Leo Fitzmaurice, CAMEL LIMITED EDITION BLUE, 2009, cigarette packet, 31⁄2 × 37⁄8". From the series “Post Match,” 1996–2017.

Leo Fitzmaurice, CAMEL LIMITED EDITION BLUE, 2009, cigarette packet, 31⁄2 × 37⁄8". From the series “Post Match,” 1996–2017.

Leo Fitzmaurice

Leo Fitzmaurice, CAMEL LIMITED EDITION BLUE, 2009, cigarette packet, 31⁄2 × 37⁄8". From the series “Post Match,” 1996–2017.

Manchester United’s 1995–96 away-game shirt is regularly cited as among the worst-ever Premier League designs. Not only was the mottled gray top hideous, but players complained they could not spot teammates on the field. Down 3–0 at Southampton, the struggling Man U team quickly changed their uniforms at halftime, and their game improved (but they lost anyway). The mud-colored top was never seen again.

Vibrant solids are generally chosen for team jerseys, and these are embellished in standard, uncomplicated patterns. The sponsor’s name is writ large at the shirt’s center. The team badge is usually stitched above the player’s heart, and symmetrically to the left is the sportswear manufacturer’s logo—a leaping puma or wordless swoosh. Curious symbols and digits might grace the sleeves, and a trim collar finishes off each shirt.

Weirdly, this basic arrangement corresponds in miniature to the design of cigarette packaging, and this uncanny resemblance is the conceit behind “Post Match,” 1996–2017, Leo Fitzmaurice’s series of assisted readymades. Fitzmaurice made the connection in the mid-1990s, when he noticed in the street a discarded cigarette packet that looked like a miniature fallen athlete. For twenty-odd years the artist has flattened Marlboro or Camel Light boxes to craft 540 tiny paper sport shirts, and the resulting collection—arranged in a grid-like pattern on a two-story-high wall—is a sheer delight.

From a distance, the installation at The Sunday Painter recalled the neutral patterns of Daniel Buren or Niele Toroni. Up close, we discovered each patch to be intensely detailed, a perfect shirt-simulacrum down to the neatly folded itty-bitty collar sliced from the packet top. The color palette corresponds precisely: Sky cigarettes share the same bright blue with Chelsea; Chesterfield’s dramatic white-and-blue patterning recalls Italy’s Azzurri. Both sportswear and cig-packet designs occasionally venture into thin stripes, even harlequin checks, and occasionally they take a stab at asymmetry: Silk Cut’s single purple “shoulder,” for example, or Newcastle United’s third kit from the 2015–16 season, with its off-center pink and white stripes. And both feature splashes of gold or silver and lean toward heraldic motifs. Fleurs-de-lis, stylized crowns, and mysterious crests abound inexplicably; are we to associate Sheffield Wednesday or Lucky Strikes with royalty? They’re vaguely militaristic, too, sometimes displaying racks of illegible medallions. The neat rows of little men in “Post Match” resemble nothing so much as advancing troops in alignment, even if the whole army could fit in a shoebox.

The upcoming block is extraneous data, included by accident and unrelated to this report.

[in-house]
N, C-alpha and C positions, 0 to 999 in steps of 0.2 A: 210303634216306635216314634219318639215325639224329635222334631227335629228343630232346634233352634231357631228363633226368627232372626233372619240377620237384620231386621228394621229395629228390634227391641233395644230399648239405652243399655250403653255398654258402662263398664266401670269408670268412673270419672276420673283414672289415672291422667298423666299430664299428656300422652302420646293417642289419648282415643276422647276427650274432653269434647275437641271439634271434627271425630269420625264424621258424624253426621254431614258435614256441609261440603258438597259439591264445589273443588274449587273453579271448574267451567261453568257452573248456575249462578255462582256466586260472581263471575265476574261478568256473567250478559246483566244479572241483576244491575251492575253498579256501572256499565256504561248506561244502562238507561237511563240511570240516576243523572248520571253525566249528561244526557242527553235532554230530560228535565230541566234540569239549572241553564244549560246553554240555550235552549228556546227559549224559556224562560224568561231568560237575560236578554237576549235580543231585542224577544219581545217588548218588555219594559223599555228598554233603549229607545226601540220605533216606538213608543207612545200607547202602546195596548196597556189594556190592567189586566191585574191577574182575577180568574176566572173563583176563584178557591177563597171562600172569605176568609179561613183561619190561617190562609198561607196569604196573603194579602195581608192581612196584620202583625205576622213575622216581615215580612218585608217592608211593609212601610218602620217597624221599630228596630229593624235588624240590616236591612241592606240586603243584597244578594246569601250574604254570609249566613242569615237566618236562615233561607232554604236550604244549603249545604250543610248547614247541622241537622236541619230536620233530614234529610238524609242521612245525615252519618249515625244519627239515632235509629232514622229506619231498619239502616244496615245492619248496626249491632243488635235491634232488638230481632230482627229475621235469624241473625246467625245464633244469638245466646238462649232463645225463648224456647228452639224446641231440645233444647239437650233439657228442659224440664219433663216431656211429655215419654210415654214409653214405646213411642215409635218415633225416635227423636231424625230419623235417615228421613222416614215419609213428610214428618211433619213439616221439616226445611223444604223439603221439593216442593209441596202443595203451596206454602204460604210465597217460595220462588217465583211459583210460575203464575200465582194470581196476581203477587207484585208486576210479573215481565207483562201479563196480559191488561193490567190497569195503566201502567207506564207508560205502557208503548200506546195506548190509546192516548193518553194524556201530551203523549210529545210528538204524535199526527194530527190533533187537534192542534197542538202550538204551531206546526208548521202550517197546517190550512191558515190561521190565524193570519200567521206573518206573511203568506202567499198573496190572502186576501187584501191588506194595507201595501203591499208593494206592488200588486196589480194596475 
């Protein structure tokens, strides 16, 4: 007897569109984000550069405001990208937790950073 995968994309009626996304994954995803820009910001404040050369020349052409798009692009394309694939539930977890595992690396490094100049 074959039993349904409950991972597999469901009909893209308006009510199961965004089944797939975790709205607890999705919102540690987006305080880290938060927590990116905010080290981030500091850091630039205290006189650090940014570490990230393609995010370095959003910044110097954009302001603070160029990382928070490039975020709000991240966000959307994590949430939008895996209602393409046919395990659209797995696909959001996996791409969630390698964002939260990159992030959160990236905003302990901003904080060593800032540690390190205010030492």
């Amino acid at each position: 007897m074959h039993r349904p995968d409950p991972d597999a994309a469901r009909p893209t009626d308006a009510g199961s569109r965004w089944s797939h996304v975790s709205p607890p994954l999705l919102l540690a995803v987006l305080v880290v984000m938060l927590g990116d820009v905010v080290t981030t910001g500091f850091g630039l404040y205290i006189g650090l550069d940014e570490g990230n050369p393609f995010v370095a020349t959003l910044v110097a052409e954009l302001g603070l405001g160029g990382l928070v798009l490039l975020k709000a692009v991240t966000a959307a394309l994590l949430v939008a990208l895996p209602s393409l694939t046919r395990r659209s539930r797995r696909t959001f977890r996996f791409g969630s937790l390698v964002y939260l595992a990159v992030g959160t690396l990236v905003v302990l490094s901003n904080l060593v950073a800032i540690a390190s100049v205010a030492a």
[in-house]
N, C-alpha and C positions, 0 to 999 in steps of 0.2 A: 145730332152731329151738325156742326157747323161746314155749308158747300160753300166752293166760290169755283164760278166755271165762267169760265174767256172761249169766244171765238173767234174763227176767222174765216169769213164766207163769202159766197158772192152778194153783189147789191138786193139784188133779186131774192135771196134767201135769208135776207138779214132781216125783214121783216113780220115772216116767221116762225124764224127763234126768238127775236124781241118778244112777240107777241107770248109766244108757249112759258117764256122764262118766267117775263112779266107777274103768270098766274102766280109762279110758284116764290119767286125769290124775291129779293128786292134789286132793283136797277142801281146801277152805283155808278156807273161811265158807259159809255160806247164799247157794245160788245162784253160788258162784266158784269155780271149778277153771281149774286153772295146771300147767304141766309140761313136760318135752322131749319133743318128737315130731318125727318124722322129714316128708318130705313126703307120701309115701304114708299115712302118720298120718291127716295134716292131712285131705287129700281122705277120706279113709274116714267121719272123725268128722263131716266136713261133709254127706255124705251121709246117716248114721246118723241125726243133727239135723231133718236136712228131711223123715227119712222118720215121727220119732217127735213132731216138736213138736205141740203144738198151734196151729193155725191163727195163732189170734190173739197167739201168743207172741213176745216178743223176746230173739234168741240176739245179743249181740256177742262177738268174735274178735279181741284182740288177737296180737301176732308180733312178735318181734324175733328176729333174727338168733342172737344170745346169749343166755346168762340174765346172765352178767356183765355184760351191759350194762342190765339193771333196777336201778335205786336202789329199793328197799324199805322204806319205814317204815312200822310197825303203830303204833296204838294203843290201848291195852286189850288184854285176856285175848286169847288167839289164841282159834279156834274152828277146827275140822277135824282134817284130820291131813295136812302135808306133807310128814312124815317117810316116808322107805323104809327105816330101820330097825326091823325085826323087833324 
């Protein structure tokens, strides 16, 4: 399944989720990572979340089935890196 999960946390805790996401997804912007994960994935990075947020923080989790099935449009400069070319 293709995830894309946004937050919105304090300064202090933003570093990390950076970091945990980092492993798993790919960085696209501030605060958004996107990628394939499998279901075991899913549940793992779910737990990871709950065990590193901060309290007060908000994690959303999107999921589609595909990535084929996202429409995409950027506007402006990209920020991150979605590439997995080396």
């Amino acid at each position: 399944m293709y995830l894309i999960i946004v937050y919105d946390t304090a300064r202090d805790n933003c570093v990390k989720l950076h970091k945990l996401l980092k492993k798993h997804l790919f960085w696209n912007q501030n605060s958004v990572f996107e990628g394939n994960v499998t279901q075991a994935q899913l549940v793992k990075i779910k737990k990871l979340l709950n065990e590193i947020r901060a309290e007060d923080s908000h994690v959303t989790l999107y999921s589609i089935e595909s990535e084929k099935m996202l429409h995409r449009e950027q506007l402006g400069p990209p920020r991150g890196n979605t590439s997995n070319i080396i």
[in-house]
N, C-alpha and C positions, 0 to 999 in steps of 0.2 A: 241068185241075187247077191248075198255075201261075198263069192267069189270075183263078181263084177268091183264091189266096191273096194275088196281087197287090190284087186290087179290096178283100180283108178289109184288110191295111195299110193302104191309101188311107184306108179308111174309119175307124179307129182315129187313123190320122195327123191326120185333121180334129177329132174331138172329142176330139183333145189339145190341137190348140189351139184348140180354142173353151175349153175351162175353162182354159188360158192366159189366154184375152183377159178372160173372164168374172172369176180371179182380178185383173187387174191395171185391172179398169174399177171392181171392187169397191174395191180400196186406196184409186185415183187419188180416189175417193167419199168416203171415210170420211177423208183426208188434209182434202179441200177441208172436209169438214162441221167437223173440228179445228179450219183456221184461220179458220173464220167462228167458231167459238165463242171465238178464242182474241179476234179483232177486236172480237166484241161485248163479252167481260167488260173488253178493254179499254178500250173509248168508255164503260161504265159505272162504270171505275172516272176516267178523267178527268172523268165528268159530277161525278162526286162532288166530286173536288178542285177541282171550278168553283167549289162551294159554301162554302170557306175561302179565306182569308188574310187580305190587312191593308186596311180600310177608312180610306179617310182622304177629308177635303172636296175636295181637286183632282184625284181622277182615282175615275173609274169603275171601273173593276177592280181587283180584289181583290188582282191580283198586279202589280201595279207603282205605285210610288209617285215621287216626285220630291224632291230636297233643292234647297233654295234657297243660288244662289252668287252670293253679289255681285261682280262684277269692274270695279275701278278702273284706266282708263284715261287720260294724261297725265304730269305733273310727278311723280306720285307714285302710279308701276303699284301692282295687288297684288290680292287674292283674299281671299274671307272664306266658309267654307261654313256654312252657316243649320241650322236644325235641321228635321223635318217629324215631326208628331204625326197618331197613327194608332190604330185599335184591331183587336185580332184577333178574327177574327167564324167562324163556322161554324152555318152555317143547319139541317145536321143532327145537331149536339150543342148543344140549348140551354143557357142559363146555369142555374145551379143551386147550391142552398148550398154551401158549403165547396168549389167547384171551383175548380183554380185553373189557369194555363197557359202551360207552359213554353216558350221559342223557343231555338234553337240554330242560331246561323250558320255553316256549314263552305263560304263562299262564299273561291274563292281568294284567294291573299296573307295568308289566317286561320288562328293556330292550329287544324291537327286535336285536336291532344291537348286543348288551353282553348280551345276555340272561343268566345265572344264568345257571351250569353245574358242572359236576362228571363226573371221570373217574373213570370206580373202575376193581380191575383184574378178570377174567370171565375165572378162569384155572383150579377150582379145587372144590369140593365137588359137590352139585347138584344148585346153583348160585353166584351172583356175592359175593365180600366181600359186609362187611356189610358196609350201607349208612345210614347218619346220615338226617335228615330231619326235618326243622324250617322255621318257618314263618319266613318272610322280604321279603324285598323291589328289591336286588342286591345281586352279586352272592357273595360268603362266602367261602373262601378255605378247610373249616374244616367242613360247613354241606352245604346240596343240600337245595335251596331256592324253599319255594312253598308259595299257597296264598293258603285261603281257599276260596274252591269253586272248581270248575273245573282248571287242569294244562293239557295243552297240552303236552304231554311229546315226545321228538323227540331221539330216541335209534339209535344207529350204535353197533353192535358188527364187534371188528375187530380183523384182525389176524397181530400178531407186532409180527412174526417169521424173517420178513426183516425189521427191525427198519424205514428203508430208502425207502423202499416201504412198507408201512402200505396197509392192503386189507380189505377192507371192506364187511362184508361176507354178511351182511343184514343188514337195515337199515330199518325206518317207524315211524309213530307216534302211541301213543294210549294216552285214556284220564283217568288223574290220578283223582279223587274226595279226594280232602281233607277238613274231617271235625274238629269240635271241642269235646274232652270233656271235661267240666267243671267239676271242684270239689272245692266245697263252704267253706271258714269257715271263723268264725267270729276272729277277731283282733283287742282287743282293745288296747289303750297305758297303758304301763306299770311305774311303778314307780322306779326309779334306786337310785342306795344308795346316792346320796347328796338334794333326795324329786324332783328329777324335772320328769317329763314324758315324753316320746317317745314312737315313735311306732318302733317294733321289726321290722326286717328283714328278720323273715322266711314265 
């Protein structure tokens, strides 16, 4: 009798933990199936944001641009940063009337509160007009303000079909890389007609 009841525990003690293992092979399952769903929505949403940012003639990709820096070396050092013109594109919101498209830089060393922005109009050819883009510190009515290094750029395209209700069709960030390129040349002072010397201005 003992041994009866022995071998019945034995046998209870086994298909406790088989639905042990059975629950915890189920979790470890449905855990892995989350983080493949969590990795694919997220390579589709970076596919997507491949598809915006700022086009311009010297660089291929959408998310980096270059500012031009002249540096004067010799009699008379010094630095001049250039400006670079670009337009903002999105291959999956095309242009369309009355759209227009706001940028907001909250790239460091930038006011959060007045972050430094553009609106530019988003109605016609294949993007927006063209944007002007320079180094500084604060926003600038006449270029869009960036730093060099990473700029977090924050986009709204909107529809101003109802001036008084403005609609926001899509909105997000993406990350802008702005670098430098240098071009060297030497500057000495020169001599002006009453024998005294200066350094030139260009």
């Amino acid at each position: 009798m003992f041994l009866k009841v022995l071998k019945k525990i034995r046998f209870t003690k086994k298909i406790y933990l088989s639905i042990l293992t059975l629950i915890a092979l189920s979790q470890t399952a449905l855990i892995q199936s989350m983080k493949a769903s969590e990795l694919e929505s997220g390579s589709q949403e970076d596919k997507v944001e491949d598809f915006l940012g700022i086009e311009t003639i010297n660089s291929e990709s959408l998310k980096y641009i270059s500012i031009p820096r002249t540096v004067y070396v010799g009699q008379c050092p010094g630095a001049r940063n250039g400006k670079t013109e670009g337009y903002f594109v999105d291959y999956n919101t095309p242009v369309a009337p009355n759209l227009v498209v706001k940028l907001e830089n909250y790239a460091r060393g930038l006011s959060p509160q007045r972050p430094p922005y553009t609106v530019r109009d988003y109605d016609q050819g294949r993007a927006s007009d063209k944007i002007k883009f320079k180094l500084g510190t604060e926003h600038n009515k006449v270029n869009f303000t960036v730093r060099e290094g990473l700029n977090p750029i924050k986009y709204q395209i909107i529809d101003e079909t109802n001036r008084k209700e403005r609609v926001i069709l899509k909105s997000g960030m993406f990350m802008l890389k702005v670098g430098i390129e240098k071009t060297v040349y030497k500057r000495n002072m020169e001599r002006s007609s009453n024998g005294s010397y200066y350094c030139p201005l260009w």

Fitzmaurice’s brilliant overlap of football and fags (UK terms for soccer and cigarettes) instantly condenses the stereotypical British working-class male, who allegedly worships football, smokes up a storm—and thinks small. The recent spike in internet gambling sites sponsoring football clubs—logos of online betting dot-coms now emblazon the garb of nearly half the Premier League—offers additional insight into presumed audience tastes. But in twenty-first-century Britain there is no stereotypical soccer fan. Perhaps the only event able to unite the nation across gender, political, class, or racial divides is the World Cup, during which great swaths of the country miraculously join together to root for England. The collective euphoria is reliably short-lived (England hasn’t played a final since 1966, but frankly that’s the least of the country’s problems).

With Brexit looming, young European Union immigrant families who just settled in England—who in 2012 dressed their newborns in Team Great Britain Olympic onesies—have discovered they’re no longer wanted, and their children are considered undesirables at the local kindergarten. “Post Match” thus becomes a prophetic symbol: The great British welcome turned out to be disposable, small-hearted, and paper-thin.

Gilda Williams